Marks a target for the GO command.
LABEL marks the target of a GO-LABEL loop. Its input must match the input of the corresponding GO command.
LABEL is used in conjunction with
The procedure PINWHEEL runs forever; click the Stop button to stop the procedure.
TO PINWHEEL FD 100 LABEL "LOOP REPEAT 4 [FD 50 RT 90] RT 20 GO "LOOP END PINWHEEL
Declares local variables inside a procedure.
LOCAL name (LOCAL name1 name2 ...)
LOCAL defines its input as a local variable whose value affects only the procedure in which it is called. The variable's previous value (if any) is saved at the beginning of the procedure where it is redefined and restored at the end of the procedure. The variable is only available within the procedure in which it is defined and in all other procedures which are called from within the procedure where the variable is defined. The inputs to LOCAL must be quoted words.
Initially, a local name does not have a value. An attempt to read from a freshly declared local name causes a runtime error.
Exits a procedure and outputs a value.
OUTPUT makes its input the output of the procedure. After OUTPUT is run, control returns to the calling procedure or to toplevel. If OUTPUT is used outside of a procedure, control returns to toplevel, and the result of the current toplevel command is OUTPUT's input.
Reports the value of the REPEAT counter.
Runs a runlist repeatedly.
REPEAT number list
REPEAT runs the list of instructions in the second input the number of times indicated by its first input. The number input to REPEAT can be any positive integer greater than 0. If the number is not an integer, its fractional portion is ignored. REPEAT commands can be nested, or placed inside other REPEAT commands.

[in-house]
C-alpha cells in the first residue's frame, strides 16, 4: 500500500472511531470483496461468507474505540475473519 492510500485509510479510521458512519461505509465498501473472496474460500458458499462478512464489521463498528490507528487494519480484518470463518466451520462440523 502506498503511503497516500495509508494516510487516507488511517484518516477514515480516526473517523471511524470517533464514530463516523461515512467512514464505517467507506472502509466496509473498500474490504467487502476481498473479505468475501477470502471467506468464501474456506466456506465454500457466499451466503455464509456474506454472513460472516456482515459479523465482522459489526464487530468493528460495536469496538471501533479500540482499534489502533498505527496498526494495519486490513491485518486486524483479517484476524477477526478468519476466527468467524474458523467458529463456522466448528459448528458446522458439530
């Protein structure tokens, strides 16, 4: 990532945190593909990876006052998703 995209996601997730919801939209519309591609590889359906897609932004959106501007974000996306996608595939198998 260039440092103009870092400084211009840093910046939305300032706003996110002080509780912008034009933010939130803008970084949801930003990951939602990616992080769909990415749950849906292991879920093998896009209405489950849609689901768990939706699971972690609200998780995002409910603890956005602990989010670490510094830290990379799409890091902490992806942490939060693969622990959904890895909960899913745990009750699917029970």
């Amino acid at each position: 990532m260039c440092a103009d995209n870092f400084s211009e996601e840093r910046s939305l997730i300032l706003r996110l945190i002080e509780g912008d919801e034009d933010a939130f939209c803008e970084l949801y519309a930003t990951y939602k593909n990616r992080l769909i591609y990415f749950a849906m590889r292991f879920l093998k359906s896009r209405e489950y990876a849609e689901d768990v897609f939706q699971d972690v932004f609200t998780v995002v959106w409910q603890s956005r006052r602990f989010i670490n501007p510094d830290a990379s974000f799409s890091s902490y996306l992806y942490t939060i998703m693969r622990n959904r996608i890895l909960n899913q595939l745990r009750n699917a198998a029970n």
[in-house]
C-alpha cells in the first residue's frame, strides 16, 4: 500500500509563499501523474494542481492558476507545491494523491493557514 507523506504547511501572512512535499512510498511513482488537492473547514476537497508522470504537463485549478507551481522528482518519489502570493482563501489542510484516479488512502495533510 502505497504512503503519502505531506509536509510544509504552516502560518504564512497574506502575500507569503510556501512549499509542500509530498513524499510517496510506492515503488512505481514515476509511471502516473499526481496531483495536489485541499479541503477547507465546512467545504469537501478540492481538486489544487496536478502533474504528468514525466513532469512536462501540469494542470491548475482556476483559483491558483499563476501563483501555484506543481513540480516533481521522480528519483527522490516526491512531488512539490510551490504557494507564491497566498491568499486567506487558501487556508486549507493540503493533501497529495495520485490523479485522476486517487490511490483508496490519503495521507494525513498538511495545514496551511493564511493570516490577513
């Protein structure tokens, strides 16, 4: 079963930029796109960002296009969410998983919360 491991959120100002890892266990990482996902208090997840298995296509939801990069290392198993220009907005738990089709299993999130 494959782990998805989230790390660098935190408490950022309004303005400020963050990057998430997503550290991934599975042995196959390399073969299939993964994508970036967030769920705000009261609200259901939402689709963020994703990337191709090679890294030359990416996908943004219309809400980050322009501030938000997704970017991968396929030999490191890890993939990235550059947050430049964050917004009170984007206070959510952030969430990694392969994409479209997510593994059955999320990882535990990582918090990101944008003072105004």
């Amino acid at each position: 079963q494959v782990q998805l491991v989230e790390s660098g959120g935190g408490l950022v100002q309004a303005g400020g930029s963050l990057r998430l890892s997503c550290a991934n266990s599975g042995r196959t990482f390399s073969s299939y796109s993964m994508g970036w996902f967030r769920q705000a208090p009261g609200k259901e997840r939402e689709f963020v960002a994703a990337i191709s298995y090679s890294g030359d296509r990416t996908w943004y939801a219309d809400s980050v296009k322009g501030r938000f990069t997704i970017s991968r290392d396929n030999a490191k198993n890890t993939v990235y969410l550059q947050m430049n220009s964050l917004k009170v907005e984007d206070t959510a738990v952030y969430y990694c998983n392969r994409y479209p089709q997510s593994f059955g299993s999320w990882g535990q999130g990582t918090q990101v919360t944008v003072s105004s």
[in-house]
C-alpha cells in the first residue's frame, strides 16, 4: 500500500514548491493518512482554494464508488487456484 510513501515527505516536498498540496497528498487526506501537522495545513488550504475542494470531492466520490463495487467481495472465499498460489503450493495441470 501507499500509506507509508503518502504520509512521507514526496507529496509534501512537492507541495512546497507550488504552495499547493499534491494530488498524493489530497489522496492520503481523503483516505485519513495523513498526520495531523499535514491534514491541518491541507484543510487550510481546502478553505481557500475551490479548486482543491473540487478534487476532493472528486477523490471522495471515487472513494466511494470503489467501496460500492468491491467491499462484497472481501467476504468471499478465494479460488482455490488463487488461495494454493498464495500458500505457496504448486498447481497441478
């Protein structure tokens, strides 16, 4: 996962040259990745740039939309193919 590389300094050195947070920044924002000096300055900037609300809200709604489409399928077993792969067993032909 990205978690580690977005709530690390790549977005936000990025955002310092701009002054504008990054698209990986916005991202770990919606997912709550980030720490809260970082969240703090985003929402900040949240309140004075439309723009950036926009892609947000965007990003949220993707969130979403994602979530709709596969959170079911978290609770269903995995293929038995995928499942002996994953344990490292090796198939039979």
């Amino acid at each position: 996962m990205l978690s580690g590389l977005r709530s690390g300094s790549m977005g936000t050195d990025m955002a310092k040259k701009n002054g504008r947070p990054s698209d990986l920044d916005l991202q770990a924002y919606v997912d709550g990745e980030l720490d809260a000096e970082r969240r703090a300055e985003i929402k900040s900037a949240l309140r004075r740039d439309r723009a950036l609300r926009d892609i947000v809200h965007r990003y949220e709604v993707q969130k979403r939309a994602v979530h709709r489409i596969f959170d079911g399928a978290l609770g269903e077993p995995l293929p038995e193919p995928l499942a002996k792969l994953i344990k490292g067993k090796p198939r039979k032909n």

REPEAT 5 [PRINT [I WILL NOT BITE MY NAILS]] I WILL NOT BITE MY NAILS I WILL NOT BITE MY NAILS I WILL NOT BITE MY NAILS I WILL NOT BITE MY NAILS I WILL NOT BITE MY NAILS
Reports the total number of REPEATs.
REPTOTAL outputs the total number of repetitions of the innermost
FOREVER command. If there is no active
FOREVER command, REPTOTAL outputs the value -1. In case of
REPTOTAL outputs a very large number.
Runs a word or list.
RUN runs its input as if it were typed in directly. RUN outputs whatever its
list of instructions reports. If the run list contains more than one command,
and one of the commands outputs a value, RUN does not run the remaining commands.
If the input to RUN is a word, RUN outputs that word.
Exits a procedure.
STOP causes Logo to halt execution of the current procedure and return to the calling procedure.
If there is no calling procedure, Logo returns to
Test a condition; used with IFTRUE and IFFALSE.
TEST determines whether its input is TRUE or FALSE and stores it for later use by
IFFALSE. The effect of TEST is local
to the procedure in which it is used; any corresponding
IFFALSE must be in the same procedure or a subprocedure. If no procedure
is active, the result of the TEST is stored globally, and any procedures that
are called afterwards inherit this value.
TO GUESS.IT :NUM PR [CAN YOU GUESS MY NUMBER?] MAKE "GUESS READWORD TEST :NUM = :GUESS IFTRUE [PR [GOOD GUESS!] STOP] IFFALSE [PR [NO, TRY AGAIN.]] GUESS.IT :NUM END GUESS.IT 5
Outputs a procedure definition.
TEXT takes a quoted procedure name as input and reports the definition of that procedure.
The form of the output is a list. The first element of the list is any variable(s) defined
in the title line of the procedure. If there are no variables, the first element is the
empty list (). Each remaining element is a list that consists of one line of the procedure
definition. The output of TEXT is in the same form as the required input for
If the input to TEXT is a primitive, TEXT output the list [Primitive XXX], where XXX is the
name of the primitive.
Starts the THEN branch of an IF command.
IF expression THEN instructions IF expression THEN instructions ELSE instructions
THEN starts the branch of an
IF command that is executed if the condition is true.
THEN collects the entire remainder of the current line into a list and outputs a list unless
it finds an
ELSE command; if found, THEN stops collecting at the ELSE command.
THEN is a special word like
END and not a procedure by itself.
Throws a Logo word or a runtime error.
THROW word (THROW runtime-error-word text) (THROW)
THROW returns control to the
CATCH statement with a matching first input, or to the CATCH TRUE
statement, whichever comes first in the chain of active procedures. If THROW is used without inputs,
it re-throws an error that was caught with a
CATCH statement in the same procedure. If there was